Journal cover Journal topic
Earth System Science Data The Data Publishing Journal
https://doi.org/10.5194/essd-2017-44
© Author(s) 2017. This work is distributed under
the Creative Commons Attribution 3.0 License.
 
16 Jun 2017
Review status
This discussion paper is a preprint. A revision of this manuscript was accepted for the journal Earth System Science Data (ESSD) and is expected to appear here in due course.
Speleothem stable isotope reference records for East-Central Europe – Resampling sedimentary proxy records to get evenly spaced time-series with spectral control
István Gábor Hatvani1, Zoltán Kern1, Szabolcs Leél-Őssy2, and Attila Demény1 1Institute for Geological and Geochemical Research, Research Centre for Astronomy and Earth Sciences, Hungarian Academy of Sciences, Budapest, Budaörsi út 45, H-1112, Hungary
2Eötvös Loránd University, Department of Physical and Applied Geology, Budapest, Pázmány Péter stny. 1/C, H-1117, Hungary
Abstract. Uneven spacing is a common feature of sedimentary paleoclimate records, in many cases causing difficulties in the application of classical statistical and time series methods. Although special statistical tools do exist to assess unevenly spaced data directly, the transformation of such data to a temporarily equidistant time series applicable to commonly used statistical tools remains, however, an unachieved goal. The present paper, therefore, introduces an approach to obtain evenly spaced time series (using cubic spline fitting) from unevenly spaced speleothem records with the application of a spectral control to avoid spectral bias caused by interpolation and retain the original spectral characteristics of the data. The methodology was applied to stable carbon and oxygen isotope records derived from two stalagmites of the Baradla Cave (NE Hungary) dating back to the late 18th century; it was also applied to additional well-dated and high-resolution stable isotope records from the Han-sur-Lesse Cave (Belgium). To show the benefit of these equally spaced records to climate studies, their coherence with primary and complex climate indices is explored using wavelet transform coherence and discussed. The results shed light on clear relationships with climate and NAO indices, lending support to the approach utilized in this study. Moreover, these suggest that the Baradla composite stable isotope data can serve as regional reference records for the past ~200 years. The equally spaced time series obtained, are available at: https://doi.org/10.1594/PANGAEA.875917.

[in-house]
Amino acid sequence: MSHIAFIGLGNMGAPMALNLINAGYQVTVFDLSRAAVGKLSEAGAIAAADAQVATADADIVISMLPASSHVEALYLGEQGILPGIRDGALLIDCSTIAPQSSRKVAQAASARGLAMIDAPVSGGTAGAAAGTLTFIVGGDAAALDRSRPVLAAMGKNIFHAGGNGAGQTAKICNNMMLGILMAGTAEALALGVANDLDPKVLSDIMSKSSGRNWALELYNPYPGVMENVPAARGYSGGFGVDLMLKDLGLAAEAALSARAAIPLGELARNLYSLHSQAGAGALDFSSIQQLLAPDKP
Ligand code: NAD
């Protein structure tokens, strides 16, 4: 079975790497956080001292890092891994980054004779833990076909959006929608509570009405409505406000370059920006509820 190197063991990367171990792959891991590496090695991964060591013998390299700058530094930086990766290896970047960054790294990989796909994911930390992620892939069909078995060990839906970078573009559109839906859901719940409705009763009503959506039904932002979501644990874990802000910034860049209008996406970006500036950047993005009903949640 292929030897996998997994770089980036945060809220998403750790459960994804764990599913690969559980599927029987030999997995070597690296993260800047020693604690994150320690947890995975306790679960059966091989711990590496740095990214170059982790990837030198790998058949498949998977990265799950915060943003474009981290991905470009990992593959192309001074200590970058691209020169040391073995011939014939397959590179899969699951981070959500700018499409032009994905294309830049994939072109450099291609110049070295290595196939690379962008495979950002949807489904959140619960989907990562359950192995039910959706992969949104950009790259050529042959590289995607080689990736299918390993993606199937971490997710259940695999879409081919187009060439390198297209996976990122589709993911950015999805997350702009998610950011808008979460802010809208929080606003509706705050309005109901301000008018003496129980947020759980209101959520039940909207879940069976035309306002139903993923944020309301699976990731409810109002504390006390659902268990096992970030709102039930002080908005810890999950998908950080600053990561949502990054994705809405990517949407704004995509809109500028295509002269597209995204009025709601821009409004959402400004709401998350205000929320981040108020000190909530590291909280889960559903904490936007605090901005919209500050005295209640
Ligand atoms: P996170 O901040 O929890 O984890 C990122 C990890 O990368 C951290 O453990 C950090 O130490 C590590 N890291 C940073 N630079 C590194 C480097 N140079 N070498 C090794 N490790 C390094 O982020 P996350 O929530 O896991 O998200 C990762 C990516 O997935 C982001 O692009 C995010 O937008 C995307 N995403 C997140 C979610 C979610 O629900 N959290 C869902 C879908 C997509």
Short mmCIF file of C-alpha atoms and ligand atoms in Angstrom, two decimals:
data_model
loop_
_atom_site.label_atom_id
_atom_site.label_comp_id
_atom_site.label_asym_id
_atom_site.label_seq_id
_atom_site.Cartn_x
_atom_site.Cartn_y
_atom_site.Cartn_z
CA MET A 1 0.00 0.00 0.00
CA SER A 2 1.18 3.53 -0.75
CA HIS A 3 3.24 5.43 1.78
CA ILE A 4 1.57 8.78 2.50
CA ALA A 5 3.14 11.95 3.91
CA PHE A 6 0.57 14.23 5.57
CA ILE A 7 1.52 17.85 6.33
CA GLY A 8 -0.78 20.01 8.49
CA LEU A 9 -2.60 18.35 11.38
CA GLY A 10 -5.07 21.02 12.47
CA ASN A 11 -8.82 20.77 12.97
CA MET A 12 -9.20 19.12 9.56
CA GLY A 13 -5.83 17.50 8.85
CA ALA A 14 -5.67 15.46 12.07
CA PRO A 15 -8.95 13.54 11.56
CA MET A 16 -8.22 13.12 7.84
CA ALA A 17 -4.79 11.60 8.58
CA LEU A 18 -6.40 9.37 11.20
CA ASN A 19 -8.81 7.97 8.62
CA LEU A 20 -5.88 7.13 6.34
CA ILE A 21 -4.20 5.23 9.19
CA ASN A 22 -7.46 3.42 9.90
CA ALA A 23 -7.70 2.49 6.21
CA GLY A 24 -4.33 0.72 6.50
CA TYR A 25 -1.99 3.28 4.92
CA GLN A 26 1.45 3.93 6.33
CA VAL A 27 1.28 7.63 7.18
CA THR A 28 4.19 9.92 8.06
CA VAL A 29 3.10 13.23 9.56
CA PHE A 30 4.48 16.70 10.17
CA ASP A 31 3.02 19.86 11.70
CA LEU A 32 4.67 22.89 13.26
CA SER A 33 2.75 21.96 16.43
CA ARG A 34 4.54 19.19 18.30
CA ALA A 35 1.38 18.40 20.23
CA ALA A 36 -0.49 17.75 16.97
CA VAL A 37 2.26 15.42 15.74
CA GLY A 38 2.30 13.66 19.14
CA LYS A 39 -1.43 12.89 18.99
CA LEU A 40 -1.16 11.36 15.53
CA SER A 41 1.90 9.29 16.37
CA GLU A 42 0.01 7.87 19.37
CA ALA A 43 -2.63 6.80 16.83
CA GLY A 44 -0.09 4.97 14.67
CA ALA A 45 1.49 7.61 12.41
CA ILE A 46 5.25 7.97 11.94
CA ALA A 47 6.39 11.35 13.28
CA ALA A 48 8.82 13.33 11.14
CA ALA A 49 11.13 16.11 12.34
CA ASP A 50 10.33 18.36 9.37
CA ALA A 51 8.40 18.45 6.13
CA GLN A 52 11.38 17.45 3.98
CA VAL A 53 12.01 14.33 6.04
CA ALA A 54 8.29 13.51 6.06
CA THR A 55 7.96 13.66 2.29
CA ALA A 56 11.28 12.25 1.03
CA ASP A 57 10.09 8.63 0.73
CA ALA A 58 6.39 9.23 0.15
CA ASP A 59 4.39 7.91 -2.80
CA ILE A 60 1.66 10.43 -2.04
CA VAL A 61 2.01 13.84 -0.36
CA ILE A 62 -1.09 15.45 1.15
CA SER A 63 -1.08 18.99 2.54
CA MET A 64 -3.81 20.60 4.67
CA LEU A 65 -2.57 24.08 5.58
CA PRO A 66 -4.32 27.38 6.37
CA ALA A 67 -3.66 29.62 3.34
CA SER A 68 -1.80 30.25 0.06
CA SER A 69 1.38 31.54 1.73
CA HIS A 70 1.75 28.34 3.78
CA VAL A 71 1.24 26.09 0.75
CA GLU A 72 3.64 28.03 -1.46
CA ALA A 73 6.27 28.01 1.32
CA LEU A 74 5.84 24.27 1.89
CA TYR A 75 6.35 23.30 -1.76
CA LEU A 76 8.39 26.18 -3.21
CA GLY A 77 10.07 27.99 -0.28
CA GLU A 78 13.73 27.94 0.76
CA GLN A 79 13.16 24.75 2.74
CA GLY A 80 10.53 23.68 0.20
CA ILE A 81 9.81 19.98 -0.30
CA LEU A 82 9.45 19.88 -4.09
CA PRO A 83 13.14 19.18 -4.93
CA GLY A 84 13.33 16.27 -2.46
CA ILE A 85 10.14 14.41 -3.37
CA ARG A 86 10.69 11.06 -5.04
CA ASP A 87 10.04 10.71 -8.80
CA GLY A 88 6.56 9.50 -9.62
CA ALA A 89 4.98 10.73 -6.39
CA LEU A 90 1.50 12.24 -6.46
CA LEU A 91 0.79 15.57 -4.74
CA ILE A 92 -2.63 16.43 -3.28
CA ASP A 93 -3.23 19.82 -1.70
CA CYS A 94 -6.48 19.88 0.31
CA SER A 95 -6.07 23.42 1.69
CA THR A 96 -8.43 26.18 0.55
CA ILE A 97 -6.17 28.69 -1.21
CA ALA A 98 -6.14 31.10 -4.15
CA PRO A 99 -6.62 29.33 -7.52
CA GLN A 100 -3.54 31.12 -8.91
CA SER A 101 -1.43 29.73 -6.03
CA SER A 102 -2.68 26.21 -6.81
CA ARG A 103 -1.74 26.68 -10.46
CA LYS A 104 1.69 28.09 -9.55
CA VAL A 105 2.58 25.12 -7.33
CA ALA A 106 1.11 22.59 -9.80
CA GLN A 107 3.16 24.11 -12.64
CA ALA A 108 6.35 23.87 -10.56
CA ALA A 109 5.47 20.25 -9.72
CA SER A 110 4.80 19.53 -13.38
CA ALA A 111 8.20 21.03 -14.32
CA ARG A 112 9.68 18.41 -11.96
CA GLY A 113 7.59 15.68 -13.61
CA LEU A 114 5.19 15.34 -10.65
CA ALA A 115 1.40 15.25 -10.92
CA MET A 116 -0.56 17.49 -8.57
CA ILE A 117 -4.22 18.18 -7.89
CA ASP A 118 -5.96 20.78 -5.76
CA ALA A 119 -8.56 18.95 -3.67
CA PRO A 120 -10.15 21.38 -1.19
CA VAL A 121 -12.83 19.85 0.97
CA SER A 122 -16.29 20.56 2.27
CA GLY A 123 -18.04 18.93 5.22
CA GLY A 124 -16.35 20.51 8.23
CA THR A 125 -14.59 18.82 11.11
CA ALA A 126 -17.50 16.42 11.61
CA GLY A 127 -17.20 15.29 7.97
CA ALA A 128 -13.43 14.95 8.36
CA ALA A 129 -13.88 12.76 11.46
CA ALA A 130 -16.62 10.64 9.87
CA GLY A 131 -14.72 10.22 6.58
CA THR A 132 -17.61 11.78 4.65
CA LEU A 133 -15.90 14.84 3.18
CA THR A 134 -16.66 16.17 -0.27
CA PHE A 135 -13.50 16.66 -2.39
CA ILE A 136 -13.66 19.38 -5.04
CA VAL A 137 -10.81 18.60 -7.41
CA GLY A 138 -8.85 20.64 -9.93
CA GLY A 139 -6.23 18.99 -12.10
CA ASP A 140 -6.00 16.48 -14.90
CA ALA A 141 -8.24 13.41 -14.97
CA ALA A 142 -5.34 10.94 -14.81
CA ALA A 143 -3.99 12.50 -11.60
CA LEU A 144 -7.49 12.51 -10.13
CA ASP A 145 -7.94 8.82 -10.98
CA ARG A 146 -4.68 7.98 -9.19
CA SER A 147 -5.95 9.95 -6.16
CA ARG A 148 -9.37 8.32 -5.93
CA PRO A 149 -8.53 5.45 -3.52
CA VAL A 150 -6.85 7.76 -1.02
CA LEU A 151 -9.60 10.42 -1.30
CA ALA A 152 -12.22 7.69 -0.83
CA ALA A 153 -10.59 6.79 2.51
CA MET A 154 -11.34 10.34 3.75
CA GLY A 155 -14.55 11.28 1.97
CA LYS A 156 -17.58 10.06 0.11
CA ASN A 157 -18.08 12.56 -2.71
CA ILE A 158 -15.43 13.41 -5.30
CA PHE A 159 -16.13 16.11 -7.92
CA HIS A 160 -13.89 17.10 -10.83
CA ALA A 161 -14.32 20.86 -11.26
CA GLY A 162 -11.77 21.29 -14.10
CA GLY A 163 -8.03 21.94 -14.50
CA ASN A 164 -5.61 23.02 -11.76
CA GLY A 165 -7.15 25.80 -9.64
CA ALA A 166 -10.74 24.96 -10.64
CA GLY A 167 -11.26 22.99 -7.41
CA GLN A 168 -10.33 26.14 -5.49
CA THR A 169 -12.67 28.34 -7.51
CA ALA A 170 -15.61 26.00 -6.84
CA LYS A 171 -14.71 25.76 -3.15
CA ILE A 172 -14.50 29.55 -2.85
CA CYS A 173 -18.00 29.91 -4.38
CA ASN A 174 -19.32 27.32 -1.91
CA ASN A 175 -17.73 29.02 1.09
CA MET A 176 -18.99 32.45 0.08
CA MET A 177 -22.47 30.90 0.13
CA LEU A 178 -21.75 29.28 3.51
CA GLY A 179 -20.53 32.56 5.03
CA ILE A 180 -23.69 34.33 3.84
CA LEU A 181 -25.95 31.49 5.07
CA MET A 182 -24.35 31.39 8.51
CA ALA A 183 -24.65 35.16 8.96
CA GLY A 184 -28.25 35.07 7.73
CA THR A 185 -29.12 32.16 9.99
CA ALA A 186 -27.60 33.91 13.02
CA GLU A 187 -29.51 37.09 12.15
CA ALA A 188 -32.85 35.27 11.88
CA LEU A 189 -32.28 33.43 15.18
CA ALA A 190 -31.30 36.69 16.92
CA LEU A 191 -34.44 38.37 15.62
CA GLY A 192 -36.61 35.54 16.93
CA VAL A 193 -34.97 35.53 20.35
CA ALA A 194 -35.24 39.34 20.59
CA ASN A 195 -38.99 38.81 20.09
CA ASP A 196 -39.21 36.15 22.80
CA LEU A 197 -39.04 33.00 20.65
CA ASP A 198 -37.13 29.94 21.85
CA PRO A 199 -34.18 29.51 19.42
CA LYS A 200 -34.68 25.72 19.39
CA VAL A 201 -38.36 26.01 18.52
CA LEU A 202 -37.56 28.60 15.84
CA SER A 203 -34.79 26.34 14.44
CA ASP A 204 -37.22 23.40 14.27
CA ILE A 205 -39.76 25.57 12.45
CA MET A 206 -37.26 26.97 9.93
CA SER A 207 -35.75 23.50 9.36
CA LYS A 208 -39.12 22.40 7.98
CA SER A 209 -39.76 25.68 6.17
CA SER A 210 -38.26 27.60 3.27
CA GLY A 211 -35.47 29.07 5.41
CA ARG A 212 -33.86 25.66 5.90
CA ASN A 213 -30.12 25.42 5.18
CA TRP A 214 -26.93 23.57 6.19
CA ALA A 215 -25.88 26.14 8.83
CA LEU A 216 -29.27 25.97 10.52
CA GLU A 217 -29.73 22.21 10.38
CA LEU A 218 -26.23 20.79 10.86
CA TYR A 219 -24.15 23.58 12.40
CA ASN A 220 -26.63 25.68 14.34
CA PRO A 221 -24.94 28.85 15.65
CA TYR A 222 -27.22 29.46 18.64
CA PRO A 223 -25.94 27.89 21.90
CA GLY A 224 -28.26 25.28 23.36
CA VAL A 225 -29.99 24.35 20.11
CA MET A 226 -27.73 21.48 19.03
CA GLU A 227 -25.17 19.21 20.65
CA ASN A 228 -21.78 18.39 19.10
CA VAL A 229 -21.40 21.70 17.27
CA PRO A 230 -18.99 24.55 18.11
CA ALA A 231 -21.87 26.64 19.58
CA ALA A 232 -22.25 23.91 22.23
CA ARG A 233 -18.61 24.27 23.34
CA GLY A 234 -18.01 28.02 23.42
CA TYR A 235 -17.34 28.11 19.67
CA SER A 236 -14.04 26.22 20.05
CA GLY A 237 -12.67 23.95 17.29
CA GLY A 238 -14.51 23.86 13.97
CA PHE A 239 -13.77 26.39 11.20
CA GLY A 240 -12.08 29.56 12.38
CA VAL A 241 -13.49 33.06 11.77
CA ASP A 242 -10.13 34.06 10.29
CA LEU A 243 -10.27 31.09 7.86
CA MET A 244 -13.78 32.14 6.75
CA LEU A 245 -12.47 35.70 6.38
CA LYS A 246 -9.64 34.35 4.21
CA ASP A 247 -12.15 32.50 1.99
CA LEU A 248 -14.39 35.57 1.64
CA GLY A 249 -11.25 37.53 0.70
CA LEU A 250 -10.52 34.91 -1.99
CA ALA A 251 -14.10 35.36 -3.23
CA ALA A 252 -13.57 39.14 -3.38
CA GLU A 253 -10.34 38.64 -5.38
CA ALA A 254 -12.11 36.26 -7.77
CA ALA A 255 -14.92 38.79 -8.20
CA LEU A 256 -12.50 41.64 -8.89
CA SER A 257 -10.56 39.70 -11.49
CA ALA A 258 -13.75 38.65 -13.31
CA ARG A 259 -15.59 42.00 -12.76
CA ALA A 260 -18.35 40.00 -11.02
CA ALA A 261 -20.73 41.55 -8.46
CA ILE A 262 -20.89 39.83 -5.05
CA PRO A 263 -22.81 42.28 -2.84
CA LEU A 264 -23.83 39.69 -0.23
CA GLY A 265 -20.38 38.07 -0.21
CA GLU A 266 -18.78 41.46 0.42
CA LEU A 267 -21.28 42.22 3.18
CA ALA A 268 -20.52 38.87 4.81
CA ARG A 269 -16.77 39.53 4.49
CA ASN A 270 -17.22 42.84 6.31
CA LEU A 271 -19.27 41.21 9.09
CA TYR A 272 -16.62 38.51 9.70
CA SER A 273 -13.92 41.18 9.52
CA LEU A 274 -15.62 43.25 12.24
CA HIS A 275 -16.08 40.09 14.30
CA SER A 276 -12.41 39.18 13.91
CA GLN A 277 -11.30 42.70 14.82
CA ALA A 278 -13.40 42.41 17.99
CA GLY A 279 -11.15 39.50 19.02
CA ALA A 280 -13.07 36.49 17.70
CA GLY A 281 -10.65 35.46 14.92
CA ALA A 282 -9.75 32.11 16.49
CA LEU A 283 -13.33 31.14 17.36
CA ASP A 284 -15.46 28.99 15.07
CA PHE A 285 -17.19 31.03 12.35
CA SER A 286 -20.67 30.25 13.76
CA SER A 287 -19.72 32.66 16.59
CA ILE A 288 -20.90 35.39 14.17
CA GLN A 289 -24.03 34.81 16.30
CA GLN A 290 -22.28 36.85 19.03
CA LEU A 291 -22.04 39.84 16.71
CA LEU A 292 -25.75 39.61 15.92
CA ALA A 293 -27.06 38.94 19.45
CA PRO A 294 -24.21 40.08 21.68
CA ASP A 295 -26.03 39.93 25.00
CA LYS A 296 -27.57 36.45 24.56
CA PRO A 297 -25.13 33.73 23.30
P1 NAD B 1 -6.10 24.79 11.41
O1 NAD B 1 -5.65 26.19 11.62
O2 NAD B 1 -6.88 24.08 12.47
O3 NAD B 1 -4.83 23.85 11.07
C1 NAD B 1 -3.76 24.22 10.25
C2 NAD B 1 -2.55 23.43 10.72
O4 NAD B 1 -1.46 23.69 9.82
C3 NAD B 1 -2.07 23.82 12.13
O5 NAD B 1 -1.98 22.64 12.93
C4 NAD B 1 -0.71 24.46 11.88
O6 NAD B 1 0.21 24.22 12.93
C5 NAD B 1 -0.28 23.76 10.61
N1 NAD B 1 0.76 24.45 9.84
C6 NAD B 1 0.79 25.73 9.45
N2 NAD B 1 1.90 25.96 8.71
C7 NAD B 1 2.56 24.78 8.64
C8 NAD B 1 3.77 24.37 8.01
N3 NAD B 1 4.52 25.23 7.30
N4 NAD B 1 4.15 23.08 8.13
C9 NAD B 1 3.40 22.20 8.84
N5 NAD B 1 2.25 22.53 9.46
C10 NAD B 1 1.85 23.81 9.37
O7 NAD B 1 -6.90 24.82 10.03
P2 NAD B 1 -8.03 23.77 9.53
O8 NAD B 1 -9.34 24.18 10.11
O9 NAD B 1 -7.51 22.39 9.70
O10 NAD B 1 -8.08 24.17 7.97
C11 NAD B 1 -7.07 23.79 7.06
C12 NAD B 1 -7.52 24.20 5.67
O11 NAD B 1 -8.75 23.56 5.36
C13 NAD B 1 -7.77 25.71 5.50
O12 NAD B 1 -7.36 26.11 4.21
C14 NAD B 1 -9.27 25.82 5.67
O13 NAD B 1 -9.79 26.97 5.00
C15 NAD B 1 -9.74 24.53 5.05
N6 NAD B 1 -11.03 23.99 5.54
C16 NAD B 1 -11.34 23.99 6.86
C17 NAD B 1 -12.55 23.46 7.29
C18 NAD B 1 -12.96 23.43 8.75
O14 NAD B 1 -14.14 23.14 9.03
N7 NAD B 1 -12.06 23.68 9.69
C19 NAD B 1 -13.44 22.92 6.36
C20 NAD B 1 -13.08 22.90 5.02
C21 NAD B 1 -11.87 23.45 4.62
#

Citation: Hatvani, I. G., Kern, Z., Leél-Őssy, S., and Demény, A.: Speleothem stable isotope reference records for East-Central Europe – Resampling sedimentary proxy records to get evenly spaced time-series with spectral control, Earth Syst. Sci. Data Discuss., https://doi.org/10.5194/essd-2017-44, in review, 2017.
István Gábor Hatvani et al.

Data sets

Speleothem stable isotope reference records resampled to evenly spaced time-series
I. Gábor Hatvani, Z. Kern, and A. Demény
https://doi.org/10.1594/PANGAEA.875917
István Gábor Hatvani et al.

Viewed

Total article views: 324 (including HTML, PDF, and XML)

HTML PDF XML Total BibTeX EndNote
255 58 11 324 5 10

Views and downloads (calculated since 16 Jun 2017)

Cumulative views and downloads (calculated since 16 Jun 2017)

Viewed (geographical distribution)

Total article views: 324 (including HTML, PDF, and XML)

Thereof 324 with geography defined and 0 with unknown origin.

Country # Views %
  • 1

Saved

Discussed

Latest update: 18 Jan 2018
Download
Short summary
Evenly spaced carbon- and oxygen stable isotope records were produced from Central European stalagmites. To mitigate the potential bias of interpolation, the variance spectra was carefully evaluated. The derived data are ready to use with conventional uni-, and multivariate statistics, which are usually not prepared to handle the general characteristic of sedimentary paleoclimate records derived from geological sequences unevenly sampled in time.
Evenly spaced carbon- and oxygen stable isotope records were produced from Central European...
Share